Because the faculty also scores TWS at the indicator level, we are able to use these scores to ascertain candidate success in meeting each component of the TWS. For program evaluation purposes, candidates are considered successful who average at least 2.5 on a three point scale
(1 – Not Met, 2 – Partially Met, and 3 – Met) on indicators aligned to a standard. Table 8 depicts the percentage of IECE candidates who averaged at least 2.5 on the indicators for each
TWS Factor: CF – Contextual Factors, LG – Learning Goals, AP – Assessment Plan, DFI – Design for Instruction, IDM – Instructional Decision Making, ASL – Analysis of Student Learning, and
RSE – Reflection and Self-Evaluation.
Table 8. Initial Preparation TWS Proficiency Rates of IECE Candidates
Teacher Work Sample Components
AP DFI IDM ASL RSE
Because the TWS indicators have been aligned to Kentucky Teacher Standards, we can use these scores to ascertain candidate success in meeting each standard related to the TWS.
9 reports these scores as they relate to Kentucky Teacher Standards.
Table 9. Percentage of IECE Candidates who “Passed” each Teacher Standard
Kentucky Teacher Standards (Measured by TWS)
2 4 5 6 7
Additionally, all candidates are assessed during their student teaching experience using the
Student Teaching Evaluation form. Table 10 reports the percentages of IECE student teachers
(N = 14) successful on each standard. For program evaluation purposes, candidates are considered successful who average at least 2.5 on a three point scale (1 – Not Met, 2 – Partially
Met, and 3 – Met) on indicators aligned to a standard.
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Exit and Follow Up Data
During the fall of 2006, EPSB suspended the use of the IECE Specialty Exam, which had until that point been administered to all IECE students prior to certification. The EPSB formed a field panel of experts who designed a test and a standard setting study was completed during the summer of 2008. Beginning spring of 2009, the new test was administered and new cut off scores determined. The test will continue to be administered through December of 2010 with no minimum cut off score and beginning January 2011 a minimum 166 will be required.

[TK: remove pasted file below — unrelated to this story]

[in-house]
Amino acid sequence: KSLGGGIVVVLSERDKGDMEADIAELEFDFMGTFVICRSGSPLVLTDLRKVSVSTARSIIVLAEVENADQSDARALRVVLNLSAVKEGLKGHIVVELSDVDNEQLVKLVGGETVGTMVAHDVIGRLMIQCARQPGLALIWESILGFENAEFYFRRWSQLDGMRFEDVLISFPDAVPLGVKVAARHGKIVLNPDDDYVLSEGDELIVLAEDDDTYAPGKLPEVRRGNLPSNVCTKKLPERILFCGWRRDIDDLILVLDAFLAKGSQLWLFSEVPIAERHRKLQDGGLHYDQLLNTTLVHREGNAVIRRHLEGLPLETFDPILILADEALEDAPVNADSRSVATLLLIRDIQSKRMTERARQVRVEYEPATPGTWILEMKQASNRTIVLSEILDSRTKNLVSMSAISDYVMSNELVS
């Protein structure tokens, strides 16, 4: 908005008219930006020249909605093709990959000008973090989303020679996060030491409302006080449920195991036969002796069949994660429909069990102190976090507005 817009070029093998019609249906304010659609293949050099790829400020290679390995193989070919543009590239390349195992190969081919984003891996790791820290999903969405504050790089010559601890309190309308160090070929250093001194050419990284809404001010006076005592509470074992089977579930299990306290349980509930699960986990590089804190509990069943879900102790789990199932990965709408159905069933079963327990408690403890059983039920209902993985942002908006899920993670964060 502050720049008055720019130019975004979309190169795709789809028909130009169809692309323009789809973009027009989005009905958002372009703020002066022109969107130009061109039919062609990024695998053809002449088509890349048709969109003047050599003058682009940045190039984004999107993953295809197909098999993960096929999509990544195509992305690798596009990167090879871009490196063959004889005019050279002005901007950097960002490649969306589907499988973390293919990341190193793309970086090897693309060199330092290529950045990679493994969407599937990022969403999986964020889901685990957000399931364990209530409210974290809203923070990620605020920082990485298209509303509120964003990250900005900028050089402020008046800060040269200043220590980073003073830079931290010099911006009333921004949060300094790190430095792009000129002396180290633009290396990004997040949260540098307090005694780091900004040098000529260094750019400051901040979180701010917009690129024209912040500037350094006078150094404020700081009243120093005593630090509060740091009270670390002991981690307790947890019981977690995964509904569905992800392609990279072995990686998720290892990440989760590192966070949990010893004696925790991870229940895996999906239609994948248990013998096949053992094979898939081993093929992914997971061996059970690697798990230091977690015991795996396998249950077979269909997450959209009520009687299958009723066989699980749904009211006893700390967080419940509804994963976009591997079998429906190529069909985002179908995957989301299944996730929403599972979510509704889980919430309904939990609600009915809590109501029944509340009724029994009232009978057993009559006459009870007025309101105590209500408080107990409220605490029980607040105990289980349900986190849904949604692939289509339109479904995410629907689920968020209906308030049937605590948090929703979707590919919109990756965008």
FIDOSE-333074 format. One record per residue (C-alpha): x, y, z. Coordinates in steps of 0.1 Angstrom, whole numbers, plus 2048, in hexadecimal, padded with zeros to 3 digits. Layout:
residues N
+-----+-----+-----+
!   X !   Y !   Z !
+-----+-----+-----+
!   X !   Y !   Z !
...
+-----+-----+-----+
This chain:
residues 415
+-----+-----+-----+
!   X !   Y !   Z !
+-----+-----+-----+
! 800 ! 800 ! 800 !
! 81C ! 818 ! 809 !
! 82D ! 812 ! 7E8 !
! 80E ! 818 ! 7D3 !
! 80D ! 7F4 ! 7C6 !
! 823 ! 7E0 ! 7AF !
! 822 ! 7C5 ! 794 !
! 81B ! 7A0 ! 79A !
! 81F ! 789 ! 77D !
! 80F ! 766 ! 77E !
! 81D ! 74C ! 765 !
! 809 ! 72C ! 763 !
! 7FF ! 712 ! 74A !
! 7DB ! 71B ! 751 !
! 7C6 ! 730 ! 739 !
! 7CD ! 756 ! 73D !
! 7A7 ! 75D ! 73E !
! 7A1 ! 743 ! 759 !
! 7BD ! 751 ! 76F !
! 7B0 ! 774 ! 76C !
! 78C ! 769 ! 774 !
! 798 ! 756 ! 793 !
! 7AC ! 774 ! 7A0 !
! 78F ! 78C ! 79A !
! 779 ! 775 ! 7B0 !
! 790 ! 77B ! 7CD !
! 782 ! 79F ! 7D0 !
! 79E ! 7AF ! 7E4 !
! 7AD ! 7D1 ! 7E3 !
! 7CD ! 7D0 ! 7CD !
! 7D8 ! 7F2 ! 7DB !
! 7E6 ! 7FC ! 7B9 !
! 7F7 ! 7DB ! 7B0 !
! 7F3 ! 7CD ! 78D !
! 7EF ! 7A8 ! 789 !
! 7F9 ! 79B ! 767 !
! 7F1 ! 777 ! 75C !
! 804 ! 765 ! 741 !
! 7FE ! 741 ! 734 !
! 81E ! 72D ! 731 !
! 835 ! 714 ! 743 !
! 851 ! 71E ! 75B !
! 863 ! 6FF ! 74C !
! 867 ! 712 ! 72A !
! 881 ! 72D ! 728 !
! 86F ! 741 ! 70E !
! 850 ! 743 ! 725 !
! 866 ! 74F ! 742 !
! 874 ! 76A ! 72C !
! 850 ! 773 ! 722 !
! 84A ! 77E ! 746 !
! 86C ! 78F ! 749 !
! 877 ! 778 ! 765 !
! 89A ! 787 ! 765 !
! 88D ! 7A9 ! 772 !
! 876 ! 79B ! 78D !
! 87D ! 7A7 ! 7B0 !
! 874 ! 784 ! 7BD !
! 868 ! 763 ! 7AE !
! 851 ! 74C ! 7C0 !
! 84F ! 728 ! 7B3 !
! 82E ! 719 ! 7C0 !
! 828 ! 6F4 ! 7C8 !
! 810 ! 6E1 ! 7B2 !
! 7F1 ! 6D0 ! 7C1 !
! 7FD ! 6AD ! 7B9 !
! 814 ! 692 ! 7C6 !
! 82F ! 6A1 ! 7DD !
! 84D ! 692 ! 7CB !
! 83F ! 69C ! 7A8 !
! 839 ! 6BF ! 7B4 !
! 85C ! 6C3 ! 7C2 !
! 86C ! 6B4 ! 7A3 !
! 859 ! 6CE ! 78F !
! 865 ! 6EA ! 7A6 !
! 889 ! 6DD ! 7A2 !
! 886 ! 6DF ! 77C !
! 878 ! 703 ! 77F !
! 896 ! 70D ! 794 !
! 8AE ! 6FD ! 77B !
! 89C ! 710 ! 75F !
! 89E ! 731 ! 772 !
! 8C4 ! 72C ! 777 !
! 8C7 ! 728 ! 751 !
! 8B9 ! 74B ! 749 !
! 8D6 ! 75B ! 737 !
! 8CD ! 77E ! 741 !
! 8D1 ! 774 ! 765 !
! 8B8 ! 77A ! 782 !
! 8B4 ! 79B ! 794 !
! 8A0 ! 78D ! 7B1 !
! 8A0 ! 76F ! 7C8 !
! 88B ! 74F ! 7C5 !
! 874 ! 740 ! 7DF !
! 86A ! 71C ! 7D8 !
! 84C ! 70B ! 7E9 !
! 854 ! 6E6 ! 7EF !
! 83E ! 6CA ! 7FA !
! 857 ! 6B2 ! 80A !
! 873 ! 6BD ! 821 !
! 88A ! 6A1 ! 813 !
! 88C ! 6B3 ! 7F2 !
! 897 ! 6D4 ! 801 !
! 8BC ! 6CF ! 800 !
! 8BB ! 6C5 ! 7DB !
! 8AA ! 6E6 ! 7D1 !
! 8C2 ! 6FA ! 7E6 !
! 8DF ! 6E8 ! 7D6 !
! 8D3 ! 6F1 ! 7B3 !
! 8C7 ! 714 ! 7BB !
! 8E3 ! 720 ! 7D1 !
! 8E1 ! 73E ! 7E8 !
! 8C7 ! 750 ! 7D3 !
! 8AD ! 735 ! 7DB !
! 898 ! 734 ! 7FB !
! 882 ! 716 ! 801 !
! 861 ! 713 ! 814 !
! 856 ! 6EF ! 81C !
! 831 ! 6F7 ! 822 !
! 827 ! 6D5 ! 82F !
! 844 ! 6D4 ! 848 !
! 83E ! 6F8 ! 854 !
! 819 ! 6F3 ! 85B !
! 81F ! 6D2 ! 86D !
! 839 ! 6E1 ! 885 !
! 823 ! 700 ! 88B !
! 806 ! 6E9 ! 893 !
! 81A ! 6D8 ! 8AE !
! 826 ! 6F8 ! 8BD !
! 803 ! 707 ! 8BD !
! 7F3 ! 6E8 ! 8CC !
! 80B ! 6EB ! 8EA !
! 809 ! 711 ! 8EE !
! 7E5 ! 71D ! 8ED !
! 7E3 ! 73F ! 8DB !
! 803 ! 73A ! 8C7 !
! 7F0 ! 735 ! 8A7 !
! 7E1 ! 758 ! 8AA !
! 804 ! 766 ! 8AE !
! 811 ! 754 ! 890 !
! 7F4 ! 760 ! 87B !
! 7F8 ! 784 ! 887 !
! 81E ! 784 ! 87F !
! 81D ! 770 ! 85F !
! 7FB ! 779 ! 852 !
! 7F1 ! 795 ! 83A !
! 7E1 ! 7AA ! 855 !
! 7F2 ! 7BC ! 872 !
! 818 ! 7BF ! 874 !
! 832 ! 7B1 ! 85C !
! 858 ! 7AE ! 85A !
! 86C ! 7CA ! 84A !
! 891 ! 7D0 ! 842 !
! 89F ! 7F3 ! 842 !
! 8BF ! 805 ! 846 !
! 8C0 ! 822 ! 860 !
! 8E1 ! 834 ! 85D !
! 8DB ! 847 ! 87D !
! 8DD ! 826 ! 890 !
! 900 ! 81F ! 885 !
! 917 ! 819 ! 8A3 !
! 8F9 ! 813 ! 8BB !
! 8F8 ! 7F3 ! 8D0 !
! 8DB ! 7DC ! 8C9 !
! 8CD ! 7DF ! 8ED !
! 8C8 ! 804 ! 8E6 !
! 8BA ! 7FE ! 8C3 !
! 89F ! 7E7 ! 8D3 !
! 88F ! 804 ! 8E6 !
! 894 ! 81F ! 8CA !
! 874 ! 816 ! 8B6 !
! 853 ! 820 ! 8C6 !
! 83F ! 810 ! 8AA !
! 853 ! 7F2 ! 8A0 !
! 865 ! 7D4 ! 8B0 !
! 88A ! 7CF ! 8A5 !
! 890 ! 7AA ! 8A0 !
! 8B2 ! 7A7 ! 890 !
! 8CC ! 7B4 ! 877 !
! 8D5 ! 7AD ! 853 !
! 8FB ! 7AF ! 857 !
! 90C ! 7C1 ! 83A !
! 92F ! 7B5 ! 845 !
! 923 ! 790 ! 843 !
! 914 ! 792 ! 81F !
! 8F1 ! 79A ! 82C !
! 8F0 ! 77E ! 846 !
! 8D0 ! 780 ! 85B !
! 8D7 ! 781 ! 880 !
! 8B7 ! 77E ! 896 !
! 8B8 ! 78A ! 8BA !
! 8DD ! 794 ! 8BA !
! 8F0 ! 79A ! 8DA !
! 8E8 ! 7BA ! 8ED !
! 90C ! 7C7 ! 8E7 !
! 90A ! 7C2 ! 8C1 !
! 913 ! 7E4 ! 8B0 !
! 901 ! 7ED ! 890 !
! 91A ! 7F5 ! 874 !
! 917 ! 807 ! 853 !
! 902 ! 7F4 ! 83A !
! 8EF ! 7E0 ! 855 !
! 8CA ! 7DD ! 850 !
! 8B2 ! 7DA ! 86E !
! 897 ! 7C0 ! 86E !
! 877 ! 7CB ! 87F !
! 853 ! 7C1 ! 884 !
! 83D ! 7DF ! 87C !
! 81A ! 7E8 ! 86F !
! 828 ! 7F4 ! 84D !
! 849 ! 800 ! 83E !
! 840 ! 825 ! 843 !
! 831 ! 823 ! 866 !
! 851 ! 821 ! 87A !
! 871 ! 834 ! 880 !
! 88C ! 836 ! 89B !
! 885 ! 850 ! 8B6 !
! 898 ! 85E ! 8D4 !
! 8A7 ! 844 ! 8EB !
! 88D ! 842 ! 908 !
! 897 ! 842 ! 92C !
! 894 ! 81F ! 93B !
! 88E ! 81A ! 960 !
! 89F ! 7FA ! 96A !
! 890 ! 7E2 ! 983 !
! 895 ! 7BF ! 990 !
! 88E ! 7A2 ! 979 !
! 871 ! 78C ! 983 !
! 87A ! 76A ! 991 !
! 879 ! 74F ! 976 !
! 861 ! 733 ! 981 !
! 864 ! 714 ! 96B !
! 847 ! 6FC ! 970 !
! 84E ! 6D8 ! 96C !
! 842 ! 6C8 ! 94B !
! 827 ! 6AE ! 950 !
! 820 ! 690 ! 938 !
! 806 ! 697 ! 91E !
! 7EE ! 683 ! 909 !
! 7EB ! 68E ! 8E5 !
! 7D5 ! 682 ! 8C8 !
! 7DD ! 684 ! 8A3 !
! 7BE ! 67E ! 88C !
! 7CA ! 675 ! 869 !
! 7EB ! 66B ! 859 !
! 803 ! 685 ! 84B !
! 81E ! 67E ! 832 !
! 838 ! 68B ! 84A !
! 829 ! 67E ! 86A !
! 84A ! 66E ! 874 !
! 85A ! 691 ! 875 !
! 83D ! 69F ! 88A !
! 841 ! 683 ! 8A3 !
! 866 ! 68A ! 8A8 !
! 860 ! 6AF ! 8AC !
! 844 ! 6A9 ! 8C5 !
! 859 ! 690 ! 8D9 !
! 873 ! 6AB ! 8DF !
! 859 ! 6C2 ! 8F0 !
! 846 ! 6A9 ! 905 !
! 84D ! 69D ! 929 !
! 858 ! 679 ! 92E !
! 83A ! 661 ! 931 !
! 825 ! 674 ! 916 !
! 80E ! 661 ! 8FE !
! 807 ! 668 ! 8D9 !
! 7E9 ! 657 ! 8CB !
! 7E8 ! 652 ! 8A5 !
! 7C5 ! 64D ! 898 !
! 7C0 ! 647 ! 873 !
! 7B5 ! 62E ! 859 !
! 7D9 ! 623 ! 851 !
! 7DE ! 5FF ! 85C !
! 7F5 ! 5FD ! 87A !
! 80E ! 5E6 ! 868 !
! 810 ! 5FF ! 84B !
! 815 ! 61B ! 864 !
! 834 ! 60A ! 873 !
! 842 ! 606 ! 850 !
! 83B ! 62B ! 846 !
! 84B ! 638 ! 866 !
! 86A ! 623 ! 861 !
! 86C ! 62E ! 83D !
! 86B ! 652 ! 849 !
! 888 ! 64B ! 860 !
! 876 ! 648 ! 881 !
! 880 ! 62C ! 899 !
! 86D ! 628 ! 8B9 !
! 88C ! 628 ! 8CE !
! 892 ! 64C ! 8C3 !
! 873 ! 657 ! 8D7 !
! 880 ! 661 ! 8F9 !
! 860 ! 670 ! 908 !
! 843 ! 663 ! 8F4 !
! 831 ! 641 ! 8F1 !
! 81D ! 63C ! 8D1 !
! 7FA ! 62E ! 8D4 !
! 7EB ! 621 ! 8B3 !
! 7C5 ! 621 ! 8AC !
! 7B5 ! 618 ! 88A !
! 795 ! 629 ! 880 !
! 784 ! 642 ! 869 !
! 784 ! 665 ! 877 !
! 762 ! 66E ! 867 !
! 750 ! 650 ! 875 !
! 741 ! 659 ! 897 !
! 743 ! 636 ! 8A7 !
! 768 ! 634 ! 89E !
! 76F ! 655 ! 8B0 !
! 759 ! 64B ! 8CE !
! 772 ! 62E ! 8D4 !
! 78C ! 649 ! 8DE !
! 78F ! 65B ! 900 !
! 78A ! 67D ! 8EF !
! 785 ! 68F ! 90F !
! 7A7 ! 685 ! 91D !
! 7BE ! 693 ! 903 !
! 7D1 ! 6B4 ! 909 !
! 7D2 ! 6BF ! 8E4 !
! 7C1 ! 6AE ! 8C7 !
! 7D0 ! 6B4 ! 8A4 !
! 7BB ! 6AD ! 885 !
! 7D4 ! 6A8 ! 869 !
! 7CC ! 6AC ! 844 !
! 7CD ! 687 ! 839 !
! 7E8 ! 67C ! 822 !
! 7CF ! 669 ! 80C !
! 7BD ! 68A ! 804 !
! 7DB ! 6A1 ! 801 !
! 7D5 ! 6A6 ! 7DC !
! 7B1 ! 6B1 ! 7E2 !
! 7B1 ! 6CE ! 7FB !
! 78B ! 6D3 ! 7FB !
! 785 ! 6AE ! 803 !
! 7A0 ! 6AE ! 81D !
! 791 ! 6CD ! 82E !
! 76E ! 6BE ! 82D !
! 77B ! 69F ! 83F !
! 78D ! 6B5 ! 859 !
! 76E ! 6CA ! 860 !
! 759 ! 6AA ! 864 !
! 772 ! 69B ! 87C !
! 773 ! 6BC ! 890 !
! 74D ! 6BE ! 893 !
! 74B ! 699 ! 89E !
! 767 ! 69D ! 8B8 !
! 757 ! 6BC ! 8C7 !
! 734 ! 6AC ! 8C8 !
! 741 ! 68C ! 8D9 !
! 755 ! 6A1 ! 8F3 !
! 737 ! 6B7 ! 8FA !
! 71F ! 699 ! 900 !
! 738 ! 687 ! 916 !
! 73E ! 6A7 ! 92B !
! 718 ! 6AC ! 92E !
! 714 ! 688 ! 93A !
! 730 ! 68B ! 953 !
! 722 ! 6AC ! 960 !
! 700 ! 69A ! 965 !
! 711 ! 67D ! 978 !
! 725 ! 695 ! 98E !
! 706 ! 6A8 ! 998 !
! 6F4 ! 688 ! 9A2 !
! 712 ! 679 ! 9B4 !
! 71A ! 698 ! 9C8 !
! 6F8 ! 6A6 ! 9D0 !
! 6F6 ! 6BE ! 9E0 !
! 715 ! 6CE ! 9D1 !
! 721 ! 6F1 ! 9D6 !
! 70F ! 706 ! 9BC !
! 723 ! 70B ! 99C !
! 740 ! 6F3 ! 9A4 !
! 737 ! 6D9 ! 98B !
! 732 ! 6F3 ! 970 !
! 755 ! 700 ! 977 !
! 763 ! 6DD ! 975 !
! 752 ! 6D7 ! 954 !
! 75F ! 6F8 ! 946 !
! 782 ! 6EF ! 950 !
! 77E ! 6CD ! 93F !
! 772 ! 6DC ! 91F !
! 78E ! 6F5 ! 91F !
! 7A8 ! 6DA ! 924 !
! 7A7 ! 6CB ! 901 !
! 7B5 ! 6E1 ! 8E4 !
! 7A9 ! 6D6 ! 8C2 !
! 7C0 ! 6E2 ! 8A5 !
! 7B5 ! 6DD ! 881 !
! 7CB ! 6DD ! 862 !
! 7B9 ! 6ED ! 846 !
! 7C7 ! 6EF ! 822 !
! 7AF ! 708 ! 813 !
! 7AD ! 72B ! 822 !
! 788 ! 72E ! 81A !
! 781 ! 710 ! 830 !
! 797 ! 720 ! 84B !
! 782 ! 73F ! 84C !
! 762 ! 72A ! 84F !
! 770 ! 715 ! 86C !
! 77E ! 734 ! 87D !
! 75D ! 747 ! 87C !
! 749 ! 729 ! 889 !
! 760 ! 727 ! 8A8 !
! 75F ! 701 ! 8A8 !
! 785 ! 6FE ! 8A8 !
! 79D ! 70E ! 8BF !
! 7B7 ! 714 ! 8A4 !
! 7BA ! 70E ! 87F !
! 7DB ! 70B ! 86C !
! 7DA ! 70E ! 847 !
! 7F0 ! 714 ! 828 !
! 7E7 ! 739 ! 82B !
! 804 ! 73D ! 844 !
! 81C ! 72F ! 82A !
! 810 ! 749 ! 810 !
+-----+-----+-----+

Annually, the WKU Teacher Survey is sent to student teachers and alumni who potentially have been teaching one or more years. For the 2009-10 academic year, out of a possible 419 student teachers 410 (98%) completed the survey; out of a possible 1521 alumni, 217 (14%) completed the survey. Below are the results for Elementary Education student teachers and alumni, 283 of whom responded. Survey items requested the respondent’s perception of WKU preparation on each of the Kentucky Teacher Standards using a scale of 1 “Poor,” 2 “Fair,” 3 “Good,” and 4
“Excellent.” Standards with average scores of 3 or better across items were considered to demonstrate acceptable program quality. Table 12 reports IECE survey results.
Table 12. Average Scores on Teacher Standards Questions for IECE Respondents
1 2 3
Kentucky Teacher Standards
4 5 6 7 8 9 10 tch exp
3.39 3.38 3.64
3.34 3.33 3.54
Respondents were also able to provide comments if they answered “poor” for any item. Table
13 presents IECE respondent comments by years of experience (0 = Student Teaching).
Table 13. IECE Respondent Comments